Hyper-convergence (or hyperconvergence) is a type of infrastructure system that is largely software-defined with tightly-integrated compute, storage, networking and virtualization resources. This stands in contrast to a traditional converged infrastructure, where each of these resources is typically handled by a discrete component that serves a singular purpose.
Hyper-convergence is also called hyper-converged infrastructure.
Benefits of Hyper-Converged Infrastructure Systems
Elimination of infrastructure silos and the need for discrete components.
Data processing with a single-policy engine.
Creation of a virtualization-ready environment with highly efficient scalability.
Shift in management paradigm from a hardware approach to an application-focused one, with centralized management, policies and mobility conducted at the virtual machine level.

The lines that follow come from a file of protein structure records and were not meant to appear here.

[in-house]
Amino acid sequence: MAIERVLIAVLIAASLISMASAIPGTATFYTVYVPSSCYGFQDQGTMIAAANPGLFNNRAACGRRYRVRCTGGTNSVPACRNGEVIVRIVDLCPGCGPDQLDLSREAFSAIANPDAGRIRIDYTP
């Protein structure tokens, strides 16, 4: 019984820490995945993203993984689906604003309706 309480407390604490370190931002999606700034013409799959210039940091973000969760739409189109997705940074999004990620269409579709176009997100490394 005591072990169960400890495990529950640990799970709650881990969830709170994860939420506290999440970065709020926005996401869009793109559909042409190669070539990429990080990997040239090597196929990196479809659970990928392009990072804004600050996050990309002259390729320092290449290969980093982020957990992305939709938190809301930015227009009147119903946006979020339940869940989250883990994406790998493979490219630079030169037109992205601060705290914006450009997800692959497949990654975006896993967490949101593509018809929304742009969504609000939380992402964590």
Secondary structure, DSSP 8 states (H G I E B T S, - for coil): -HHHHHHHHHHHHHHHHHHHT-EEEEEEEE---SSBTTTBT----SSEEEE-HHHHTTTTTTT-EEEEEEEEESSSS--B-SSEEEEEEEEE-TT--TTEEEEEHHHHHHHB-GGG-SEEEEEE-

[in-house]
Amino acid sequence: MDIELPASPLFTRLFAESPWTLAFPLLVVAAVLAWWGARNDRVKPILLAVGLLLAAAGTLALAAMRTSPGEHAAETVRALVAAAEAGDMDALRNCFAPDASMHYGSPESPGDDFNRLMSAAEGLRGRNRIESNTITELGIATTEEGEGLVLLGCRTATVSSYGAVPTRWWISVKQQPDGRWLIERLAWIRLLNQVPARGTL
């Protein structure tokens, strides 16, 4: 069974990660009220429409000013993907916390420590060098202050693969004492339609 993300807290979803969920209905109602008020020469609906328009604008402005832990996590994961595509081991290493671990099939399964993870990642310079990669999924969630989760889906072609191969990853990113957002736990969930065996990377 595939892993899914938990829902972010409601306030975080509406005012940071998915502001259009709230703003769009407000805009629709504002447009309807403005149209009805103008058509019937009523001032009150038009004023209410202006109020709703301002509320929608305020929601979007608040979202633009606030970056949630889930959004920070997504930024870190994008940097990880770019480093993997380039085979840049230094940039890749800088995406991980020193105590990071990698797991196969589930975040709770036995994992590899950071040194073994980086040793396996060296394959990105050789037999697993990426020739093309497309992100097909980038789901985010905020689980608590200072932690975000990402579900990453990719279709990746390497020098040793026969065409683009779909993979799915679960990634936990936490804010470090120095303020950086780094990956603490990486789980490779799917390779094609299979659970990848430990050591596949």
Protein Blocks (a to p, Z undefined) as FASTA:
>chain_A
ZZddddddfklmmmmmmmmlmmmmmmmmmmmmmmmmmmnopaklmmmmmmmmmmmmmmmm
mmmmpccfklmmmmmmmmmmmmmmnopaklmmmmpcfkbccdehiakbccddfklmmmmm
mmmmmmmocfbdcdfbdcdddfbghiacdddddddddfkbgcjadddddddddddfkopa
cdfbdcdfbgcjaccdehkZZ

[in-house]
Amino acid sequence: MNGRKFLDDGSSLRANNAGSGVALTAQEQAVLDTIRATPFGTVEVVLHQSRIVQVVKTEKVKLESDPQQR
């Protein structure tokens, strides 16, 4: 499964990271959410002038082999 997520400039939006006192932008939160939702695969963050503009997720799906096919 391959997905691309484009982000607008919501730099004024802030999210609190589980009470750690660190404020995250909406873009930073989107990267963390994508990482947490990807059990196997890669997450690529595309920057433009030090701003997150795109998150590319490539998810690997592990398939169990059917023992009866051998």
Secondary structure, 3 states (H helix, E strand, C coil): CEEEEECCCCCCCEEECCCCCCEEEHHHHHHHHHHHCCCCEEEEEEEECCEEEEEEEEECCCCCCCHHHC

Potential CapEx and OpEx Cost savings resulting from streamlined acquisition, deployment, management and support costs as well as reduced complexity, interoperability issues and operational expenses.
Vendors of Hyper-Converged Infrastructure Systems
Some of the well-known established hyper-converged infrastructure vendors include Nutanix, SimpliVity and Scale Computing. VMware entered the hyper-converged infrastructure market recently as well, with the launch of its EVO:RAIL and EVO:RACK hyperconverged offerings, which respectively serve as an all-in-one virtualization solution and a full-scale software-defined data center (SDDC) in a box.
Hyper-Converged System Vendors
Hyper-converged systems are typically served in a commodity hardware box supported by a single vendor. Some companies offer additional technologies in their hyper-converged infrastructure systems beyond compute, storage and networking resources such as data deduplication and compression and WAN optimization.